Voltage Appearing Between White Neutral And Gnd Wire ?

Discussion in 'Computer Support' started by Robert11, Apr 27, 2005.

  1. Robert11

    Robert11 Guest

    Hello:

    Have been trying to get some smoke detectors interconnected, and
    during the trouble shooting of the problem, I measured (with an analog
    voltmeter) the
    voltage between the white neutral, and the bare copper ground wire in the
    box.

    Was very surprised to see that it was about 2 V AC.

    Other than the fairly obvious reasons, such as bad ground connections in the
    service box for the neutral or gnd, or within the wiring chain itself, was
    wondering if anyone might have any other thoughts or opinions on this.

    Might as well add this: The smoke detectors were on line, and functioning,
    when I measured.
    The interconnect for the smoke detectors (the third, red, wire ) uses the
    white neutral (also)
    as it's return. And, measuring a few outlets around the house showed 0
    voltage between the neutral and gnd as one would expect.

    But, even if the smokes were dumping something on the white neutral, it
    being at gnd potential, would "sink" these voltages immediately, I would
    think, if the neutral was grounded well.
    So, what might be happening ?

    BTW: How "common" is it to see voltages of this magnitude between the white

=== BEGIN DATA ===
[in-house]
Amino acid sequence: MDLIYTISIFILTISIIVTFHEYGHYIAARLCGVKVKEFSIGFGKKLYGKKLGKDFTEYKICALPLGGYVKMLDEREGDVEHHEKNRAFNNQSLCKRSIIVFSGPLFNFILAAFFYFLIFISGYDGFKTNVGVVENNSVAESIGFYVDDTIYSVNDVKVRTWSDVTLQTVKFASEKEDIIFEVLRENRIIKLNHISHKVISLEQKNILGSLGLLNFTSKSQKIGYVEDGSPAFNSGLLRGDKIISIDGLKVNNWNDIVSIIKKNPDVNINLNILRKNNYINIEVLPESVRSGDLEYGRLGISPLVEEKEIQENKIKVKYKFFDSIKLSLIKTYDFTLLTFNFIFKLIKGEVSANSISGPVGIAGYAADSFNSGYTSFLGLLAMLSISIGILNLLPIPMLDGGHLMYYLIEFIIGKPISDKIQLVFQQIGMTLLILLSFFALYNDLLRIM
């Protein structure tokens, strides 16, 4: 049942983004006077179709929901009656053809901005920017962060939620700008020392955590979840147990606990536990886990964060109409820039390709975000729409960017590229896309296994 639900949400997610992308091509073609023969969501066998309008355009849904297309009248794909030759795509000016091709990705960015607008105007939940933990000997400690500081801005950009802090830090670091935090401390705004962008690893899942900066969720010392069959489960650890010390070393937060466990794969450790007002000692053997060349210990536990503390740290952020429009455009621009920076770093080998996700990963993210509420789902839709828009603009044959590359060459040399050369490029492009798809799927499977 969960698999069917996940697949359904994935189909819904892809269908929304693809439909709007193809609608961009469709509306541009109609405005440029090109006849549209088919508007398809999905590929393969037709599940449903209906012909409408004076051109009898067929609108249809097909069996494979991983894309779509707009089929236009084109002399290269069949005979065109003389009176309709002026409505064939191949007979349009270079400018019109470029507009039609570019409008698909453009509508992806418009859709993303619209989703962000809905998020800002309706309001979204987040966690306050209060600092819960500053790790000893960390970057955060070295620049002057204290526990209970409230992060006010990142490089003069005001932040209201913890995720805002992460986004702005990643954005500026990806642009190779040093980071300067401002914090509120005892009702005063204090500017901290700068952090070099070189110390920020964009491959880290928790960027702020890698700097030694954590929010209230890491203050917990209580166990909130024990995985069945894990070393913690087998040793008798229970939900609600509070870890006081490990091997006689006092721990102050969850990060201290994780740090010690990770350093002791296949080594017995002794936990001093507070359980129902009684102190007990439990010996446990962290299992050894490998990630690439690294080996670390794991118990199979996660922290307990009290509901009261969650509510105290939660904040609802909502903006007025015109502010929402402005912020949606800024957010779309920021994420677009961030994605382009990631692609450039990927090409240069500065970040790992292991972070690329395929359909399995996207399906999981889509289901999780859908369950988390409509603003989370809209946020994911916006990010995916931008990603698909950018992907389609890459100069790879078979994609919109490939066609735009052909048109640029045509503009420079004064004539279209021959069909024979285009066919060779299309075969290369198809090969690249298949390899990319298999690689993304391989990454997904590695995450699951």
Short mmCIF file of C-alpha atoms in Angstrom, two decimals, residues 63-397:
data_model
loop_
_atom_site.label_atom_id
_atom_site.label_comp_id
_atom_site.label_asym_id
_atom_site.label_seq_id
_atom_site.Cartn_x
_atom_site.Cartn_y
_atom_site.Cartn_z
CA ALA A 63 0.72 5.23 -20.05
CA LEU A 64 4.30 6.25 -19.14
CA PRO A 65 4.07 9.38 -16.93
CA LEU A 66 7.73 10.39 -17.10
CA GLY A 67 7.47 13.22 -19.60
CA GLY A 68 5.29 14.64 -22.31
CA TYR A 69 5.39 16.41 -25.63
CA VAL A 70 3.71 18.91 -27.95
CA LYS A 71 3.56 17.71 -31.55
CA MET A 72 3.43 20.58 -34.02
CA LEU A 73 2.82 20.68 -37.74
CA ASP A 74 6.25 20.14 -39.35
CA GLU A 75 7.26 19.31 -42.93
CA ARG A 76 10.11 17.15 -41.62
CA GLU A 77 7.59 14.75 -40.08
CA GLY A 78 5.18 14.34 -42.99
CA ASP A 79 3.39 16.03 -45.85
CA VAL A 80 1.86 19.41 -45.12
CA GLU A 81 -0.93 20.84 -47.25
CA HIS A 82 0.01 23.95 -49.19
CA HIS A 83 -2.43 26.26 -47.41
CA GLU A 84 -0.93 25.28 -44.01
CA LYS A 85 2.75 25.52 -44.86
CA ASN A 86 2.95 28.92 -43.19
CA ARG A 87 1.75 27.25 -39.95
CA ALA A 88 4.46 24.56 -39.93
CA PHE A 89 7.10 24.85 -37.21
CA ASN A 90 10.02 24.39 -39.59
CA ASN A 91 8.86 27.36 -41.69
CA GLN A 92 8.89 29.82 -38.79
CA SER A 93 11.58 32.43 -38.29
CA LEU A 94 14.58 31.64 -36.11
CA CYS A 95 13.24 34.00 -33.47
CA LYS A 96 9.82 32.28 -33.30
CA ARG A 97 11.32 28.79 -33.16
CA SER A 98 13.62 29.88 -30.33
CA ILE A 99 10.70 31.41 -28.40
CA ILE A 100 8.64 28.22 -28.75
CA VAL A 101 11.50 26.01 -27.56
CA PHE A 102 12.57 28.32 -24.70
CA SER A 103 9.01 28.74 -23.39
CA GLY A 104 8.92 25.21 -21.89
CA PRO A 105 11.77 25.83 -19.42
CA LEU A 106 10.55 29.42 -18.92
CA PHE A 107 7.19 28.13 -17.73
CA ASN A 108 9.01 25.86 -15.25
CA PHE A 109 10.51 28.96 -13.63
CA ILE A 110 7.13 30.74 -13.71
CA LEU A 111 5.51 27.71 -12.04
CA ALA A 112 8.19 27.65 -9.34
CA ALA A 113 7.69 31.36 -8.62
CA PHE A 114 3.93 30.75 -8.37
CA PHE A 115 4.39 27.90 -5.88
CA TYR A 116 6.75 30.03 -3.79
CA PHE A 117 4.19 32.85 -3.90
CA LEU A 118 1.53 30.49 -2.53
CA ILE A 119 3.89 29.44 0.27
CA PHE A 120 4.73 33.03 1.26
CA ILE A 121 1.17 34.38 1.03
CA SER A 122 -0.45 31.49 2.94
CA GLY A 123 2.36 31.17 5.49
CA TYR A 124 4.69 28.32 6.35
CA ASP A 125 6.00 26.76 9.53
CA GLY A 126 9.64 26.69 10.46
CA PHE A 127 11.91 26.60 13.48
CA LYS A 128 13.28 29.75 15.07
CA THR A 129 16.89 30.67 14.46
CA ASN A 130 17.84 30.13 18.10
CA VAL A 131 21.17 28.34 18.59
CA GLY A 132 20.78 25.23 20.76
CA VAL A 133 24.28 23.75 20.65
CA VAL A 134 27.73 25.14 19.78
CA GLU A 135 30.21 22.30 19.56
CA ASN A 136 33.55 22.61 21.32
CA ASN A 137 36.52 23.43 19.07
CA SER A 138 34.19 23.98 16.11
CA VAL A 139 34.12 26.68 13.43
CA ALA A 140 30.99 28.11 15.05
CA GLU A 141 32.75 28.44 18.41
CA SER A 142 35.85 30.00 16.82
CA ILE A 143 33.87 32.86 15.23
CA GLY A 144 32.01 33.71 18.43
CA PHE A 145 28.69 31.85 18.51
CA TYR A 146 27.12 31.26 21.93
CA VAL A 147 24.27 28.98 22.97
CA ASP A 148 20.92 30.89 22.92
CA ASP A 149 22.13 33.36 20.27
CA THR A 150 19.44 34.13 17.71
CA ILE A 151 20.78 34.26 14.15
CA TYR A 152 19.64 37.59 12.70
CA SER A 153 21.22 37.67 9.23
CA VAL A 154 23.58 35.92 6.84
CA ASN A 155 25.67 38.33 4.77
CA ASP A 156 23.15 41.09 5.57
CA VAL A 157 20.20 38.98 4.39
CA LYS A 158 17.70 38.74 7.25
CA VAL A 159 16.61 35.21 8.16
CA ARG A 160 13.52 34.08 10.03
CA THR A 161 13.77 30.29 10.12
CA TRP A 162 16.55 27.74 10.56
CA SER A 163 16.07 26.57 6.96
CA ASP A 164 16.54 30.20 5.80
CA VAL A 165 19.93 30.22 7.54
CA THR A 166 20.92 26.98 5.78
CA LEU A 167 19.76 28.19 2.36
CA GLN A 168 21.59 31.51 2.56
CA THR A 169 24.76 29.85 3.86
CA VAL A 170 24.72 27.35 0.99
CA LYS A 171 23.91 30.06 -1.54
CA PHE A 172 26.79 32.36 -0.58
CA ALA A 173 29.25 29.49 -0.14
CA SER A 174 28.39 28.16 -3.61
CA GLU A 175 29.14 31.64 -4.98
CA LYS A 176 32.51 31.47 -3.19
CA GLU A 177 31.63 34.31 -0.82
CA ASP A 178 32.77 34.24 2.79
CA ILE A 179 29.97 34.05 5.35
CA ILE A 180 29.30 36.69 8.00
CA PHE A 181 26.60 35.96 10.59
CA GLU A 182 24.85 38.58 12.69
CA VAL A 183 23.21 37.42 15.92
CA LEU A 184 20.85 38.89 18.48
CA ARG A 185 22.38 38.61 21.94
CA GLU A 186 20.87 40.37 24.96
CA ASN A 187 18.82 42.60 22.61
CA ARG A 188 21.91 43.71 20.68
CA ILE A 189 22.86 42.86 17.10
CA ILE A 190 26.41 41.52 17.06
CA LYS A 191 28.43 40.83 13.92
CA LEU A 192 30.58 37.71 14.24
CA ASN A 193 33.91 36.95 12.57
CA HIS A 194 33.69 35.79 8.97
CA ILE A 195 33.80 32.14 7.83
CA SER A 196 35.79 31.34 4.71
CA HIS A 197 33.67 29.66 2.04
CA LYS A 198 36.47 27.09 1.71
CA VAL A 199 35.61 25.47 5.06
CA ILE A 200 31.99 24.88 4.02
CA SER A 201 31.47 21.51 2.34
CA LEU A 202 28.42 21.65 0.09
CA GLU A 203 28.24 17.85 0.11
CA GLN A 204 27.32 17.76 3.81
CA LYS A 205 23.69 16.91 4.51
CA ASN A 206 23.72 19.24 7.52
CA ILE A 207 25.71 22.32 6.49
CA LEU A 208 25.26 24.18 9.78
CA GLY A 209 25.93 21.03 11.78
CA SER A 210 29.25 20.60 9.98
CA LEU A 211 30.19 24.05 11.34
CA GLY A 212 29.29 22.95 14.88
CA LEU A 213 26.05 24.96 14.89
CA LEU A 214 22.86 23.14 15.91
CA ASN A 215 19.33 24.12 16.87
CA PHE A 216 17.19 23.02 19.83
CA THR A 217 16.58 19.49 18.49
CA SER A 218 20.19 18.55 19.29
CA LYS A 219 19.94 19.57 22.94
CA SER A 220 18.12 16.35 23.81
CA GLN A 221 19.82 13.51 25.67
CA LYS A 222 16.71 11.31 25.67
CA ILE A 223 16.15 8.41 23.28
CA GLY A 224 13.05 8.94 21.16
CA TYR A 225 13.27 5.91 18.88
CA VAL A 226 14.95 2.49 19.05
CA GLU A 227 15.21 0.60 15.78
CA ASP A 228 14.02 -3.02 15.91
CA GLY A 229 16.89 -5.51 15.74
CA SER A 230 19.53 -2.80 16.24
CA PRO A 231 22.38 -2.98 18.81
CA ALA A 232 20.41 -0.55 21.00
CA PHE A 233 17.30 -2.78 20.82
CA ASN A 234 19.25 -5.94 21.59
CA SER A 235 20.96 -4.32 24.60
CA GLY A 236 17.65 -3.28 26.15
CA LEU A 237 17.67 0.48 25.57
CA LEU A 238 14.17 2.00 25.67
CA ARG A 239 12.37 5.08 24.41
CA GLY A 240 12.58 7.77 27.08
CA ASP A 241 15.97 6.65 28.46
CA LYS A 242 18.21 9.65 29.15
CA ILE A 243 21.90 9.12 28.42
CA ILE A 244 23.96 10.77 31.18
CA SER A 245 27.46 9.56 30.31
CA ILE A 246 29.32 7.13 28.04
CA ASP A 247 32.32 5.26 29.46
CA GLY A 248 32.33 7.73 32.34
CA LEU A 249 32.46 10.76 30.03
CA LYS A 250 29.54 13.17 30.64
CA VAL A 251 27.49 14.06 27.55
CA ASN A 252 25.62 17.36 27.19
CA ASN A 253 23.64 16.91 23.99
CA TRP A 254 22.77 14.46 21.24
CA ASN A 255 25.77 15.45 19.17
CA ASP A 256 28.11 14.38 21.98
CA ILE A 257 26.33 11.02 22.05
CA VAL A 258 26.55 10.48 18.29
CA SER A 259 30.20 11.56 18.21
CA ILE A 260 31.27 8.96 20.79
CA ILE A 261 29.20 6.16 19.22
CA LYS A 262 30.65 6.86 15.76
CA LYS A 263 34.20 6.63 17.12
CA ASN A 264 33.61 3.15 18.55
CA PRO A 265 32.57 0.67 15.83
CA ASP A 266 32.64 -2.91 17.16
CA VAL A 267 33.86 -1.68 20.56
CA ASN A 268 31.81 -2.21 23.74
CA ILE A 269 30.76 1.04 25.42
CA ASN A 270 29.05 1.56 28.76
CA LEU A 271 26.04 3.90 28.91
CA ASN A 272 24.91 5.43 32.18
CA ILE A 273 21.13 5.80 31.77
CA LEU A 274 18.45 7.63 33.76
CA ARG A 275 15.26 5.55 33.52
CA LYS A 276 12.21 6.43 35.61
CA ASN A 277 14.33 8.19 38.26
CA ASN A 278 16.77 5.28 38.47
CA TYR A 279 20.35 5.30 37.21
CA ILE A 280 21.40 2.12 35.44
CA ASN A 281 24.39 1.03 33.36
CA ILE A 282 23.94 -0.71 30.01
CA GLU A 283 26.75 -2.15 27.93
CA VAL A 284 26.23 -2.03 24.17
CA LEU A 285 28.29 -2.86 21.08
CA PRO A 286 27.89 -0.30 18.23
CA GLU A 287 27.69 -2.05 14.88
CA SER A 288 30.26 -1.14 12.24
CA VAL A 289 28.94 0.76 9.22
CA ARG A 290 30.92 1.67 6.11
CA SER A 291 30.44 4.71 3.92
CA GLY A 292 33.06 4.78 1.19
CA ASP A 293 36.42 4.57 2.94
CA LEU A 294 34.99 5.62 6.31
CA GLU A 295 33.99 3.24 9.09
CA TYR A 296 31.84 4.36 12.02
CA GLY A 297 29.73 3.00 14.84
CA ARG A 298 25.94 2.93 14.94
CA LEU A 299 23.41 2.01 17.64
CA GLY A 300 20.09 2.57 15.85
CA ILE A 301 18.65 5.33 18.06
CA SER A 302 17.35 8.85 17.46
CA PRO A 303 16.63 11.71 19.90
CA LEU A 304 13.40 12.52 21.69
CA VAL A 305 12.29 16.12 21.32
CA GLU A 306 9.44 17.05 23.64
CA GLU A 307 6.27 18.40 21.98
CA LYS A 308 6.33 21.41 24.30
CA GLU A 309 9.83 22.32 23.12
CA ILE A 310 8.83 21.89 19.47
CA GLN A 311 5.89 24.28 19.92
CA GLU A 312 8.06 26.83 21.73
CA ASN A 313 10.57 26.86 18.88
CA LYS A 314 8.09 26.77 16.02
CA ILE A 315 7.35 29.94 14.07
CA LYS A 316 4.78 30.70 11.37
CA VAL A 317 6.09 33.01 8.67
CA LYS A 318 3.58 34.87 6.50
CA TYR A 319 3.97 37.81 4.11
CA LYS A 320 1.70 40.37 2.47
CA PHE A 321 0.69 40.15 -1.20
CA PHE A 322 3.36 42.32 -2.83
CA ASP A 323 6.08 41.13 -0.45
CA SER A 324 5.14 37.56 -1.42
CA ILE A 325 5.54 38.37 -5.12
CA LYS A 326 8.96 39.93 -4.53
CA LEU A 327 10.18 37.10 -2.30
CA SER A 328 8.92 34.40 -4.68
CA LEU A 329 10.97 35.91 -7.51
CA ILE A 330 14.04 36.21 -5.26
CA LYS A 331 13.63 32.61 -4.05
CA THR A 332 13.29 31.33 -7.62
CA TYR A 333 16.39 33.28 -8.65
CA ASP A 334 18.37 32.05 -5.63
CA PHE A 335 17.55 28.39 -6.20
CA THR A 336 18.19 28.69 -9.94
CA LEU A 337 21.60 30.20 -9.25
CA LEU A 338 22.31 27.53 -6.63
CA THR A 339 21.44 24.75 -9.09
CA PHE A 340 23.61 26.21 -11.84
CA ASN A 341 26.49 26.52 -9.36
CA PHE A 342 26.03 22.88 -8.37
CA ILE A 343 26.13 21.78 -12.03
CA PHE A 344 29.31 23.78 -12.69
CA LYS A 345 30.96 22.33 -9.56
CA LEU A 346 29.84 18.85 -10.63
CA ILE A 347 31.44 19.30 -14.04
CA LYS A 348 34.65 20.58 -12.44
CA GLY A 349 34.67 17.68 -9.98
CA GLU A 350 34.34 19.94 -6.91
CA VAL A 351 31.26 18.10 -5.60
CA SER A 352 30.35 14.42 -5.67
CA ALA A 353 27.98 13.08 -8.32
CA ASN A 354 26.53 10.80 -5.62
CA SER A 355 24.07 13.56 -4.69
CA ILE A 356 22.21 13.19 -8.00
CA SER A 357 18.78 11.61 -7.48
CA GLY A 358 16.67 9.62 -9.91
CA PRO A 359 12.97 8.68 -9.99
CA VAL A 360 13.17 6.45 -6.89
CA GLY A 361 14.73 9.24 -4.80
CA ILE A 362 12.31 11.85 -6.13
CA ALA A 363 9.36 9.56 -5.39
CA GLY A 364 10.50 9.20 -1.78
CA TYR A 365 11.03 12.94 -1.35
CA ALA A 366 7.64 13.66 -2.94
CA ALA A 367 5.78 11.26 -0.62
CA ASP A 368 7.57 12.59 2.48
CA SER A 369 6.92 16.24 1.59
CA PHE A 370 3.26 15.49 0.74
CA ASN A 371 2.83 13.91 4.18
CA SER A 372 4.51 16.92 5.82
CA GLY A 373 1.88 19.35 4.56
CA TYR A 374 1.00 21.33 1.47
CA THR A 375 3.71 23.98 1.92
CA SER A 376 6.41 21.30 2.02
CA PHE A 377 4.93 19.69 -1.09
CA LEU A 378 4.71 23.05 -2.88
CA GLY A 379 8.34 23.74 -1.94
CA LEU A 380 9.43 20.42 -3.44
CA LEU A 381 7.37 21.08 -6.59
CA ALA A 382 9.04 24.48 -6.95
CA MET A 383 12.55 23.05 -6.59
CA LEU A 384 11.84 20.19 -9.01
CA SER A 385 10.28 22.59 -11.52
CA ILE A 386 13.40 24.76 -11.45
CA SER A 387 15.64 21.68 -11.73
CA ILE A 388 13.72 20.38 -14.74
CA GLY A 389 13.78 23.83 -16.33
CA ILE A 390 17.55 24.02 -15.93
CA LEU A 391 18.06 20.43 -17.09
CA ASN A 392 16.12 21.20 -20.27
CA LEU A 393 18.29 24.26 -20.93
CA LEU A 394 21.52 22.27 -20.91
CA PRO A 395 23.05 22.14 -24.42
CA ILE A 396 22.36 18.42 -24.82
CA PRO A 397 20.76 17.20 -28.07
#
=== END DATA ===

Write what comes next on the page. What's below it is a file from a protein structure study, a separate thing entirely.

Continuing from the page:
neutral and ground ?

    Thanks,
    B.
     
    Robert11, Apr 27, 2005
    #1
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  2. Robert11

    Guest

    On Wed, 27 Apr 2005 11:13:59 -0400, "Robert11" <>
    wrote:

    |>Hello:
    |>
    |>Have been trying to get some smoke detectors interconnected, and
    |>during the trouble shooting of the problem, I measured (with an analog
    |>voltmeter) the
    |>voltage between the white neutral, and the bare copper ground wire in the
    |>box.
    |>
    |>Was very surprised to see that it was about 2 V AC.
    |>
    |>Other than the fairly obvious reasons, such as bad ground connections in the
    |>service box for the neutral or gnd, or within the wiring chain itself, was
    |>wondering if anyone might have any other thoughts or opinions on this.
    |>
    |>Might as well add this: The smoke detectors were on line, and functioning,
    |>when I measured.
    |>The interconnect for the smoke detectors (the third, red, wire ) uses the
    |>white neutral (also)
    |>as it's return. And, measuring a few outlets around the house showed 0
    |>voltage between the neutral and gnd as one would expect.
    |>
    |>But, even if the smokes were dumping something on the white neutral, it
    |>being at gnd potential, would "sink" these voltages immediately, I would
    |>think, if the neutral was grounded well.
    |>So, what might be happening ?
    |>
    |>BTW: How "common" is it to see voltages of this magnitude between the white
    |>neutral and ground ?

    Smoke detectors do loop back to the panel to alert if there is a
    problem, you might be seeing this voltage.


    --
    The Eagle Nebula image release on Hubble's 15th birthday
    http://tinyurl.com/982nm (space.com)
     
    , Apr 27, 2005
    #2
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  3. Robert11

    Shel-hed Guest

    On Wed, 27 Apr 2005 11:13:59 -0400, "Robert11" <> wrote:

    >Hello:
    >
    >Have been trying to get some smoke detectors interconnected, and
    >during the trouble shooting of the problem, I measured (with an analog
    >voltmeter) the
    >voltage between the white neutral, and the bare copper ground wire in the
    >box.
    >
    >Was very surprised to see that it was about 2 V AC.
    >
    >Other than the fairly obvious reasons, such as bad ground connections in the